Strain-rate estimates for crevasse formation at an alpine ice divide: Mount Hunter, Alaska
Annals of Glaciology
Crevasse initiation is linked to strain rates that range over three orders of magnitude (0.001 and 0.163 a–1) as a result of the temperature-dependent nonlinear rheological properties of ice and from water and debris inclusions. Here we discuss a small cold glacier that contains buried crevasses at and near an ice divide. Surface-conformable stratigraphy, the glacier’s small size, and cold temperatures argue for limited rheological variability at this site. Surface ice-flow velocities of (1.2–15.5) 0.472 m a–1 imply classic saddle flow surrounding the ice divide. Numerical models that incorporate field-observed boundary conditions suggest extensional strain rates of 0.003–0.015 a–1, which fall within the published estimates required for crevasse initiation. The occurrence of one crevasse beginning at 50 m depth that appears to penetrate close to the bed suggests that it formed at depth. Field data and numerical models indicate that a higher interior stress at this crevasse location may be associated with steep convex bed topography; however, the dynamics that caused its formation are not entirely clear.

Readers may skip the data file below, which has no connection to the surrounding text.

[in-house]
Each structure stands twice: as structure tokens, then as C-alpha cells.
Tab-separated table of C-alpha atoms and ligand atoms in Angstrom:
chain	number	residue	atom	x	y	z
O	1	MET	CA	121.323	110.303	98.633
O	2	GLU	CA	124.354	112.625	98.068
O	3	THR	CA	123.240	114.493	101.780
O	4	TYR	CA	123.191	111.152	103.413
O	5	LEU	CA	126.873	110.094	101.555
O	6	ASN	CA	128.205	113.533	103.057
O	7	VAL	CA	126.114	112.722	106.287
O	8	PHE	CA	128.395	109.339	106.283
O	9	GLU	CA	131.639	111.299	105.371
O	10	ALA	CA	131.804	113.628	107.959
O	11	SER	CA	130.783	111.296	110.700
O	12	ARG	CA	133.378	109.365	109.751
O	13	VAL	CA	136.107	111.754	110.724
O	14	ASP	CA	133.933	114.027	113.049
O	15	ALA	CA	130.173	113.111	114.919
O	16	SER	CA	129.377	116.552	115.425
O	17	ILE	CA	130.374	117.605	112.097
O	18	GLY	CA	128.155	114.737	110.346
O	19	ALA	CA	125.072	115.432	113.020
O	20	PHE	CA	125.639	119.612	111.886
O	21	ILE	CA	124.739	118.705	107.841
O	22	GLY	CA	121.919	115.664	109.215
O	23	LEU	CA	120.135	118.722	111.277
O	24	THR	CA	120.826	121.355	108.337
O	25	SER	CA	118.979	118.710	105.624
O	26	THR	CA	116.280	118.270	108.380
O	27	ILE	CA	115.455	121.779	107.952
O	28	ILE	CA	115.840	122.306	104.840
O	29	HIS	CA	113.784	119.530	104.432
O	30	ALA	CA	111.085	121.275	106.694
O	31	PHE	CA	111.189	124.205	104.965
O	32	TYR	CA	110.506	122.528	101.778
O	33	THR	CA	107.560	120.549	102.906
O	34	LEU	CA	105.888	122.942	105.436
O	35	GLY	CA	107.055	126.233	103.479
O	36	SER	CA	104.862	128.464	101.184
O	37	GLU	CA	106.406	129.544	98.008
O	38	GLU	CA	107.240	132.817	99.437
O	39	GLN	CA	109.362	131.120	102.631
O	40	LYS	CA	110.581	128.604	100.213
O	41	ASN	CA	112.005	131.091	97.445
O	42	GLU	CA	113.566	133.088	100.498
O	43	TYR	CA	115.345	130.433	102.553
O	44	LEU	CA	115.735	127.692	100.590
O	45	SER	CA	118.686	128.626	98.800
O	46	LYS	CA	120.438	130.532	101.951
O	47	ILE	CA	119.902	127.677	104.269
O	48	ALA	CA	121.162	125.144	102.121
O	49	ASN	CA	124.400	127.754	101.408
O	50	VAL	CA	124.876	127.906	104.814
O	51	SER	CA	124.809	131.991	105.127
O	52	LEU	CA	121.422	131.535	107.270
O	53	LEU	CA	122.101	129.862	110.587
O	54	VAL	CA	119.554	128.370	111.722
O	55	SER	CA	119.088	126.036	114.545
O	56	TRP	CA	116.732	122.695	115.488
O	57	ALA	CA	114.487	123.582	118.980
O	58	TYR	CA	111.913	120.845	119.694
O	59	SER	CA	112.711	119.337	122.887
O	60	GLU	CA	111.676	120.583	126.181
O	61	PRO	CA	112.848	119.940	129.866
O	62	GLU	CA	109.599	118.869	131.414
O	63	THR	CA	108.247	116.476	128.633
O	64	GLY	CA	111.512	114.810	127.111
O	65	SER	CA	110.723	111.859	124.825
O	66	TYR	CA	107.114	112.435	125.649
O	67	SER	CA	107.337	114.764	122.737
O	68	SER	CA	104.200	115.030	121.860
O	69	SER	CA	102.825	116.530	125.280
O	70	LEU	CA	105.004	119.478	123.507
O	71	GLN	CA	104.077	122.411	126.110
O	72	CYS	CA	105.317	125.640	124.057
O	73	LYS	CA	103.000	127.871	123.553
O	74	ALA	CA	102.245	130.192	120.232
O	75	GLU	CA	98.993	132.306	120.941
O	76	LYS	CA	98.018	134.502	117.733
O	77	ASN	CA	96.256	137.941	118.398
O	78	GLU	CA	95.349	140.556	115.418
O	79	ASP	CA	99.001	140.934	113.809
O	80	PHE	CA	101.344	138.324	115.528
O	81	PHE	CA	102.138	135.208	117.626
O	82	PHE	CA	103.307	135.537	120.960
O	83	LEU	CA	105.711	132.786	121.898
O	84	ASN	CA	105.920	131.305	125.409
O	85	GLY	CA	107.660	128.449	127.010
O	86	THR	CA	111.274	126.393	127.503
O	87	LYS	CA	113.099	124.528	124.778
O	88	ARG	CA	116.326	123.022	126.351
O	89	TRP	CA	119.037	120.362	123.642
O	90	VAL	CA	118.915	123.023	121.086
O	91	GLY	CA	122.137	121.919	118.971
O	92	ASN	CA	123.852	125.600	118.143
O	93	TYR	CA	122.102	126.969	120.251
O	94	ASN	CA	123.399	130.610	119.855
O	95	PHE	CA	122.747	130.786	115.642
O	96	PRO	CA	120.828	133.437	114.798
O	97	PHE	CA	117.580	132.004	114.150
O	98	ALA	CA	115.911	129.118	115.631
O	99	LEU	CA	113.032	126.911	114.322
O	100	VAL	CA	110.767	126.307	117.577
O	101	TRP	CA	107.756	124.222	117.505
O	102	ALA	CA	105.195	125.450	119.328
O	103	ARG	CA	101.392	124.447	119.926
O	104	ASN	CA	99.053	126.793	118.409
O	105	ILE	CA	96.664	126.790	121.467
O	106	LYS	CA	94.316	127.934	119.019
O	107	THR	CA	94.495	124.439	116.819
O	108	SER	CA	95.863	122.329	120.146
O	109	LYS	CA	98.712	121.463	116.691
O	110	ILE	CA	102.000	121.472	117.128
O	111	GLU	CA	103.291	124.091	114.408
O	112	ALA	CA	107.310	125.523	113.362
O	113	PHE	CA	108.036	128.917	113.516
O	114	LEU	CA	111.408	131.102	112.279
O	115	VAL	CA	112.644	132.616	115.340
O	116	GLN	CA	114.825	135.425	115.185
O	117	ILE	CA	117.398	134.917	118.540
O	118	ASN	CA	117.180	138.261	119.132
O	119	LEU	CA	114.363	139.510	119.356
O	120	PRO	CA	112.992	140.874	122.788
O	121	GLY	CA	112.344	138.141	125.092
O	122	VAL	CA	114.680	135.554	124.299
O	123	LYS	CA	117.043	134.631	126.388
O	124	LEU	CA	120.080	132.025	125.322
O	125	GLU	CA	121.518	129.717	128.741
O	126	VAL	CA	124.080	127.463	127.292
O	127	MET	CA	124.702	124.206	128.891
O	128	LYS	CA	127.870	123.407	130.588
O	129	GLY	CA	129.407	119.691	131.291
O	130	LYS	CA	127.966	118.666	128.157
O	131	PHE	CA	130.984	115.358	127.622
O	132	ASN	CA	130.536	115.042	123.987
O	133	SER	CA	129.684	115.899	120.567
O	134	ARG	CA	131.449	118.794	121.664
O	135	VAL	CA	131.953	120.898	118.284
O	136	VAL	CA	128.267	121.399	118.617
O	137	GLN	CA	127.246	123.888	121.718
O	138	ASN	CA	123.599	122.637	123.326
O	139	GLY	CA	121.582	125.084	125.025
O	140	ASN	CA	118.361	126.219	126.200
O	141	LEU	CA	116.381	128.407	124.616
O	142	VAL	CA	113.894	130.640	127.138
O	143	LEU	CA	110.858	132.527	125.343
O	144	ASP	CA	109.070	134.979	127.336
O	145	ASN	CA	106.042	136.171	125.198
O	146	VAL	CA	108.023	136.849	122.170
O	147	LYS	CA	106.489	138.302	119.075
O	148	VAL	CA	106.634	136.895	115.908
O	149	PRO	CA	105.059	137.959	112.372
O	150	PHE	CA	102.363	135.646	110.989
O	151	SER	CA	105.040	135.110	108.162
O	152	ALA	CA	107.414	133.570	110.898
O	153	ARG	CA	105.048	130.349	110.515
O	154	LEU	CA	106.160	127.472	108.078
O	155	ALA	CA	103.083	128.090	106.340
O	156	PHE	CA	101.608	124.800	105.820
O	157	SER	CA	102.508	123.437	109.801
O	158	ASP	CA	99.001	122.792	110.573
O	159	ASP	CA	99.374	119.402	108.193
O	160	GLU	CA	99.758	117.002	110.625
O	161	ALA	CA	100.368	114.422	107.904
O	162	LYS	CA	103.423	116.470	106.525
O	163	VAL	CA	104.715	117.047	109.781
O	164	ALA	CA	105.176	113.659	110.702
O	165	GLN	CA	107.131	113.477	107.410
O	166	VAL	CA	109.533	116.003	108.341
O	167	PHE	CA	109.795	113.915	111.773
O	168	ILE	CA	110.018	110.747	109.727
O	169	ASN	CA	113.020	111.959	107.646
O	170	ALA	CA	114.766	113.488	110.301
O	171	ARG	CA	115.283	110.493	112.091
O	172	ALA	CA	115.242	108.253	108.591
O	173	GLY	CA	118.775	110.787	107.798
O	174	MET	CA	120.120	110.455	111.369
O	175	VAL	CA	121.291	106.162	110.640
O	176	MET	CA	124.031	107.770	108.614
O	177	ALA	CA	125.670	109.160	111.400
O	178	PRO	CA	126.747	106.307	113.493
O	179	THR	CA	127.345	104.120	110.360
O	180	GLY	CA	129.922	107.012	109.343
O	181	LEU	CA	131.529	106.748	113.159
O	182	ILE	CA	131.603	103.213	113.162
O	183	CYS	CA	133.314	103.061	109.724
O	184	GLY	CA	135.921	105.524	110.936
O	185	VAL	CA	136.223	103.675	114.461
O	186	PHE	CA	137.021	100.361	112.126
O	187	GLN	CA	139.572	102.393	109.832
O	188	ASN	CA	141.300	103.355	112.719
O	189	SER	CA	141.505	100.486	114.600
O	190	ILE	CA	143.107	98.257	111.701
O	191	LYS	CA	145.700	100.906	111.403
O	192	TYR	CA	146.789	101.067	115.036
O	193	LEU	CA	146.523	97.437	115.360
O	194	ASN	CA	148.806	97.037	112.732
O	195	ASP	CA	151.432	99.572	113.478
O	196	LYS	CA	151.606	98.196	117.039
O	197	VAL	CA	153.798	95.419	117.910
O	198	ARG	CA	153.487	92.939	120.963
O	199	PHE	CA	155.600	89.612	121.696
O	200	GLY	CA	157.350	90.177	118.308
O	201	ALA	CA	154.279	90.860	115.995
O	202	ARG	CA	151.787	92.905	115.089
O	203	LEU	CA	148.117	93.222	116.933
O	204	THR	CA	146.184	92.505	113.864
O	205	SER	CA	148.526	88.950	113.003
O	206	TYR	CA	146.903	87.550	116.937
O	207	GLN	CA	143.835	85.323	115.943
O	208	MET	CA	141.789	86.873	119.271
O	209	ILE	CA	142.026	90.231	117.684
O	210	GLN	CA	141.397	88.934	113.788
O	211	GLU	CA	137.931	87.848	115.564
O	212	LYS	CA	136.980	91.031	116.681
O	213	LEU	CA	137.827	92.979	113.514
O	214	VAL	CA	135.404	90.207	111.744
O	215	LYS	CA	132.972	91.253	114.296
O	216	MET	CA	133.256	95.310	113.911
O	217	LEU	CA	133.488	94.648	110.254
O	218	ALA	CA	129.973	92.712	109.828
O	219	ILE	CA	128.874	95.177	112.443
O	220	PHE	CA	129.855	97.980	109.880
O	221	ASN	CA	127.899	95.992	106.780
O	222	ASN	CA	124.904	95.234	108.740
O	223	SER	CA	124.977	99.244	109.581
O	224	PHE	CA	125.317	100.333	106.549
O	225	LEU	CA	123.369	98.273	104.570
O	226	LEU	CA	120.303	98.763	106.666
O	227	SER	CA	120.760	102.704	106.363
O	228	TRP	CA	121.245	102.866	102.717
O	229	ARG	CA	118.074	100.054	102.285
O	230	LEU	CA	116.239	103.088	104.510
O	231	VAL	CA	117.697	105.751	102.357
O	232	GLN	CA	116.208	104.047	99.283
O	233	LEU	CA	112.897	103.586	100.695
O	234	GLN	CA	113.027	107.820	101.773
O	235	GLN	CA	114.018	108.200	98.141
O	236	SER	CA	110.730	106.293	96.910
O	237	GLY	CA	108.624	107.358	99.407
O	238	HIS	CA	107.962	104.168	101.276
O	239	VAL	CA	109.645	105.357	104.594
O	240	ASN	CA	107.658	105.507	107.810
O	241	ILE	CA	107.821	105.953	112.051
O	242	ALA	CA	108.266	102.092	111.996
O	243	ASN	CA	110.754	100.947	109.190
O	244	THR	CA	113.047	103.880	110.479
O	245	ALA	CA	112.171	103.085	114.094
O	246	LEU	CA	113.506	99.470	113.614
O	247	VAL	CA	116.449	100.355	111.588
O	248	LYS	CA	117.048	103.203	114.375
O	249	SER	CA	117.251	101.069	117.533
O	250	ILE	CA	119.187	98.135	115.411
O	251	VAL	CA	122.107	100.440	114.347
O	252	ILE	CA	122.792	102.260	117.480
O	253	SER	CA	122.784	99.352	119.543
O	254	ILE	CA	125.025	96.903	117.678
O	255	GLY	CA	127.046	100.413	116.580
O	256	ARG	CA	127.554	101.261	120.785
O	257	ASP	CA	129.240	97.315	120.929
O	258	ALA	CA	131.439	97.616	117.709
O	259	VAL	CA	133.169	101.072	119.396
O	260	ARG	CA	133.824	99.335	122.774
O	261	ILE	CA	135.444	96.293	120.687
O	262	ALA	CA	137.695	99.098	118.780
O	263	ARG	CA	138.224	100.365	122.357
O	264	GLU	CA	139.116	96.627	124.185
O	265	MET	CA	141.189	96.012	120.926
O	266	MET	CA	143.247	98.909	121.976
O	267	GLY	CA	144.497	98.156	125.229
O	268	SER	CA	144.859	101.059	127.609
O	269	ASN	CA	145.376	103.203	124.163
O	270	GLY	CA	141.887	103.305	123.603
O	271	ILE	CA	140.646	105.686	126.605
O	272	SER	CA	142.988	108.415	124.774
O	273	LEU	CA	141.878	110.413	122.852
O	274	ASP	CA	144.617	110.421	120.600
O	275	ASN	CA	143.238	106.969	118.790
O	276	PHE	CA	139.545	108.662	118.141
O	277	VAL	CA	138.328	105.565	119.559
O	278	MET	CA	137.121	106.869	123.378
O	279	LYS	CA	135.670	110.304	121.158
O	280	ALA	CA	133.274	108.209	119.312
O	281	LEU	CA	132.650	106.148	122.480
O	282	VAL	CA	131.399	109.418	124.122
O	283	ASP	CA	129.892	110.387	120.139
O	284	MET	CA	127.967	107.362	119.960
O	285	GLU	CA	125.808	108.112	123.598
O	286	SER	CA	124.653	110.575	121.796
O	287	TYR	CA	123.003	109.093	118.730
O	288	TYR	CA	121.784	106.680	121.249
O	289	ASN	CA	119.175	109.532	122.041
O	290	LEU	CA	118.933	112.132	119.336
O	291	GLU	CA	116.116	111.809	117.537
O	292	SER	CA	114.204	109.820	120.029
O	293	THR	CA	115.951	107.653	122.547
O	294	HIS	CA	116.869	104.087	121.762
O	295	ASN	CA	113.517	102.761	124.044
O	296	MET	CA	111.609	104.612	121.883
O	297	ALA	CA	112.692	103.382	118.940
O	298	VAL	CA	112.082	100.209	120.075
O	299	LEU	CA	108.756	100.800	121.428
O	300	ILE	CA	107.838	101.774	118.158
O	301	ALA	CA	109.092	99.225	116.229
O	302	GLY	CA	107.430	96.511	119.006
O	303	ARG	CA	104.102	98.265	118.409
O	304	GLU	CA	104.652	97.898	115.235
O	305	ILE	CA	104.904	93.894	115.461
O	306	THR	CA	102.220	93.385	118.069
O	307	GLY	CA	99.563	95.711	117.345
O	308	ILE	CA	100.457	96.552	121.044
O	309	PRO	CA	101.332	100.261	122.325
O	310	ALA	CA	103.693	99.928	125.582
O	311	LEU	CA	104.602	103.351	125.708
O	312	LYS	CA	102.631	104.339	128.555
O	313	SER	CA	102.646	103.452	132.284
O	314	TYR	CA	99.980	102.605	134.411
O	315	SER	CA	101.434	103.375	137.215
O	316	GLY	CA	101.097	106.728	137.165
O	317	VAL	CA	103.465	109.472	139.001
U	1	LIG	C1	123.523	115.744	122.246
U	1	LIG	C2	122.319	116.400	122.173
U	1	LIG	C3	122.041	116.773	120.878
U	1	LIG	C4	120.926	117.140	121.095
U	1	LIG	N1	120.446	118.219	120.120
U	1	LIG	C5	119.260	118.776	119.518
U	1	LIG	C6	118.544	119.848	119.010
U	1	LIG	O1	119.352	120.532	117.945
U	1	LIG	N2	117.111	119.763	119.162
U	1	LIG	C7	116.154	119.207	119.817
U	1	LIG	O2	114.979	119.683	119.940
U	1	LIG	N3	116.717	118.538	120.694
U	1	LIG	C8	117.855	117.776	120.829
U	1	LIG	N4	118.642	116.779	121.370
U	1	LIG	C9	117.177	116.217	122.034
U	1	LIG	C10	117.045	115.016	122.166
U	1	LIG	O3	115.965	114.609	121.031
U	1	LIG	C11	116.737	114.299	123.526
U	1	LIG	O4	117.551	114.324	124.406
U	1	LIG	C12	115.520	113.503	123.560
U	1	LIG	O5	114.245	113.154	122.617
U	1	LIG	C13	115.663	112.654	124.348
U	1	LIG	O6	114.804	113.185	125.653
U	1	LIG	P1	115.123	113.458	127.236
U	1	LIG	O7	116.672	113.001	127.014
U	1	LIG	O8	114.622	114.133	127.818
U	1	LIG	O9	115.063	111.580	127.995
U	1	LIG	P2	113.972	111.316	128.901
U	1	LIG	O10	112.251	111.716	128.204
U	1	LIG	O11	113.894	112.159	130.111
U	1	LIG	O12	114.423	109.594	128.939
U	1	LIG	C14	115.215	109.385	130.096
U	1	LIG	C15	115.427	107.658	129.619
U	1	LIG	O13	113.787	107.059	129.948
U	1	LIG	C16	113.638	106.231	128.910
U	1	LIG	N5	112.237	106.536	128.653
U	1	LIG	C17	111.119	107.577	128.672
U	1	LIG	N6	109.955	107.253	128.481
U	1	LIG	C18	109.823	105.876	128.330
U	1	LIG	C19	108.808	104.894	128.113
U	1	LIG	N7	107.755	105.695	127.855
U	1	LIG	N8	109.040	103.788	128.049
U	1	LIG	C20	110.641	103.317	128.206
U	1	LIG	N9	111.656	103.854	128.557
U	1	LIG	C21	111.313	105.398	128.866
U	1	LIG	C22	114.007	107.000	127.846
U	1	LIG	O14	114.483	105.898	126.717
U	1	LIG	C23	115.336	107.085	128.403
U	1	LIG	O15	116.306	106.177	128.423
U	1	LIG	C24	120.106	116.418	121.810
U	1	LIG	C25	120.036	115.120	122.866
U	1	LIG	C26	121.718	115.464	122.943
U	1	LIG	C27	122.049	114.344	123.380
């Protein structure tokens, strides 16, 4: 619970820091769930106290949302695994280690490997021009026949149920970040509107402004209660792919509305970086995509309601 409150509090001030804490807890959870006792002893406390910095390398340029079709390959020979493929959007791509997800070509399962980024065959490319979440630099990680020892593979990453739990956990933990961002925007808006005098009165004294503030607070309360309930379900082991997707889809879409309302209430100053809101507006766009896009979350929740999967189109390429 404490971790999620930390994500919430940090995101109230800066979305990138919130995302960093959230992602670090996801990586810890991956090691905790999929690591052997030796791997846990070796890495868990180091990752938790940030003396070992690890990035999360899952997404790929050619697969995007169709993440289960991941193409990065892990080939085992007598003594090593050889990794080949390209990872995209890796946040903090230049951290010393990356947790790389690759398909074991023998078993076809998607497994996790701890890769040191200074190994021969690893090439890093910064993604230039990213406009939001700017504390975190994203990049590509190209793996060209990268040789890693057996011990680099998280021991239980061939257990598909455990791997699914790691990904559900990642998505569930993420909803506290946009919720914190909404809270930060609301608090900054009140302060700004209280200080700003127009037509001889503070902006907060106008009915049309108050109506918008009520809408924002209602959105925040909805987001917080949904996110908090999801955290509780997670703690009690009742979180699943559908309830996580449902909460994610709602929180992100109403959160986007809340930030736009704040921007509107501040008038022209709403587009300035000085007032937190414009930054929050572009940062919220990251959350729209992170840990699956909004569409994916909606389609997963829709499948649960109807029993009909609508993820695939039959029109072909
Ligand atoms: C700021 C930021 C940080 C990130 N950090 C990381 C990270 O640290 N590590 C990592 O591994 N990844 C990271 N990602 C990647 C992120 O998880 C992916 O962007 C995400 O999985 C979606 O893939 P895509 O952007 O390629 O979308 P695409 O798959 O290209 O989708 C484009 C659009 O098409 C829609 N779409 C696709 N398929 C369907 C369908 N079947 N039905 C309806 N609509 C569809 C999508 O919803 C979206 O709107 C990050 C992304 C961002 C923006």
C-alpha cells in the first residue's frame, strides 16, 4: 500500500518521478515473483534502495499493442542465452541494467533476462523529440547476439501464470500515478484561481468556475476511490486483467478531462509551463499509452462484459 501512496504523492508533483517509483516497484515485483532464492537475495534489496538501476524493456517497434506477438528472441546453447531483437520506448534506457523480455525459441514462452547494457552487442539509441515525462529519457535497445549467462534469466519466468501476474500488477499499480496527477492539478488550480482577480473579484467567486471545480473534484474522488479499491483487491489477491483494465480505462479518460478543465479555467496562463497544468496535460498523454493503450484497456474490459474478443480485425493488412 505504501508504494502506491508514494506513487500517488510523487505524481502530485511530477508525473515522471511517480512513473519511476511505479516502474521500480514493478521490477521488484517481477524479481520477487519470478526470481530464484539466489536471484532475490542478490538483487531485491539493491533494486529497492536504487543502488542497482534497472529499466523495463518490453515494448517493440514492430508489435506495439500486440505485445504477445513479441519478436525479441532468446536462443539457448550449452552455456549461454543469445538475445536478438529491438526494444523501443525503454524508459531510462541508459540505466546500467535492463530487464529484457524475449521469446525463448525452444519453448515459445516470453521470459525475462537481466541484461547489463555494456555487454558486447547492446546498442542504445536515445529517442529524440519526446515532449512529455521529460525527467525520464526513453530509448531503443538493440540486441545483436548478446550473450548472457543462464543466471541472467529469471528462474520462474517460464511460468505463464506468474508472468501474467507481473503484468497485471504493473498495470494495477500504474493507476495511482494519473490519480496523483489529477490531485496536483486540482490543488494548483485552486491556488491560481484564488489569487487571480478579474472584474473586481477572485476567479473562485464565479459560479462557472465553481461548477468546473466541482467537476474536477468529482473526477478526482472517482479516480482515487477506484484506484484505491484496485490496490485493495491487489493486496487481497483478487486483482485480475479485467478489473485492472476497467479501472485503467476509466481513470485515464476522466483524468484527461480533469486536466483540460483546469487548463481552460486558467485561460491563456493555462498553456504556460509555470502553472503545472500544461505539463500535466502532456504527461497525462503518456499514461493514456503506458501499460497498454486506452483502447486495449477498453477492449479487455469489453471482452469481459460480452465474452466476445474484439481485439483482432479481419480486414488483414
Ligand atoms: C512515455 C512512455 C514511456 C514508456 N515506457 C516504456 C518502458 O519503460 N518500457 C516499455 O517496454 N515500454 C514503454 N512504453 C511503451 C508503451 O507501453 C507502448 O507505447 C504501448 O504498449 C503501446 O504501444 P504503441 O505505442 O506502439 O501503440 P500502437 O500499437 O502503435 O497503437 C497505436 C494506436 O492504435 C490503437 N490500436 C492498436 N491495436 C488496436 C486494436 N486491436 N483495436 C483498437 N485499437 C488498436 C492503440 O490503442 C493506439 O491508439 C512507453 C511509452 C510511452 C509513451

Campbell, Seth; Roy, Samuel; Kreutz, Karl; Arcone, Steven A.; Osterberg, Erich C.; and Koons, Peter, "Strain-rate estimates for crevasse formation at an alpine ice divide: Mount Hunter, Alaska" (2013). Open Dartmouth: Peer-reviewed articles by Dartmouth faculty. 461.